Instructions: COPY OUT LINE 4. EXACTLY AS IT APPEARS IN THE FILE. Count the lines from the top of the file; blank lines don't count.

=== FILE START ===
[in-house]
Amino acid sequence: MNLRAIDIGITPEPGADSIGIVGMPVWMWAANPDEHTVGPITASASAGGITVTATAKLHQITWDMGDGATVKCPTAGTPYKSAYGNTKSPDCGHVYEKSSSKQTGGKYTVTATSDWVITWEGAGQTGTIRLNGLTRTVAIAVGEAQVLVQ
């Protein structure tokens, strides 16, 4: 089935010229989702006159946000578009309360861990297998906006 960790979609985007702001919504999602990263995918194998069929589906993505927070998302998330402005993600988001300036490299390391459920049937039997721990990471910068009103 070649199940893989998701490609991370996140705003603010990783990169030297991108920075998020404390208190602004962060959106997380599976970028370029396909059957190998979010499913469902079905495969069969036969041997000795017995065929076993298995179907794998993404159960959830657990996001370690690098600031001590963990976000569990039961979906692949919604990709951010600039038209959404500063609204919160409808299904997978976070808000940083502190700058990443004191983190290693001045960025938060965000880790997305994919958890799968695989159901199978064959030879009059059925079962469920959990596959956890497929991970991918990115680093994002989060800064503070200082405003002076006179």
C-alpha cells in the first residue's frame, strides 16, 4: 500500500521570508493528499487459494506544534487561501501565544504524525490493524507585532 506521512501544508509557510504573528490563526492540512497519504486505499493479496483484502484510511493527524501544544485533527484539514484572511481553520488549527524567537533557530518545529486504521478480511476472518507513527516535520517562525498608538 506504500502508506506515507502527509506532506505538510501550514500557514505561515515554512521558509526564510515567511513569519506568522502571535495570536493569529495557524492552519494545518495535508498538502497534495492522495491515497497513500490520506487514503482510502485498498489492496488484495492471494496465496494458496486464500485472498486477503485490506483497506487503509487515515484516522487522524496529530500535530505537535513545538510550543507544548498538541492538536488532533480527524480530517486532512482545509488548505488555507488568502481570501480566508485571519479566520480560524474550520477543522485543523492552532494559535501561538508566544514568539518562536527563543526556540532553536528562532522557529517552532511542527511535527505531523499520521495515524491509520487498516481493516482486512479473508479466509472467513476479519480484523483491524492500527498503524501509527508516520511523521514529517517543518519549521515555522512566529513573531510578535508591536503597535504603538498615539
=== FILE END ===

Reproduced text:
C-alpha cells in the first residue's frame, strides 16, 4: 500500500521570508493528499487459494506544534487561501501565544504524525490493524507585532 506521512501544508509557510504573528490563526492540512497519504486505499493479496483484502484510511493527524501544544485533527484539514484572511481553520488549527524567537533557530518545529486504521478480511476472518507513527516535520517562525498608538 506504500502508506506515507502527509506532506505538510501550514500557514505561515515554512521558509526564510515567511513569519506568522502571535495570536493569529495557524492552519494545518495535508498538502497534495492522495491515497497513500490520506487514503482510502485498498489492496488484495492471494496465496494458496486464500485472498486477503485490506483497506487503509487515515484516522487522524496529530500535530505537535513545538510550543507544548498538541492538536488532533480527524480530517486532512482545509488548505488555507488568502481570501480566508485571519479566520480560524474550520477543522485543523492552532494559535501561538508566544514568539518562536527563543526556540532553536528562532522557529517552532511542527511535527505531523499520521495515524491509520487498516481493516482486512479473508479466509472467513476479519480484523483491524492500527498503524501509527508516520511523521514529517517543518519549521515555522512566529513573531510578535508591536503597535504603538498615539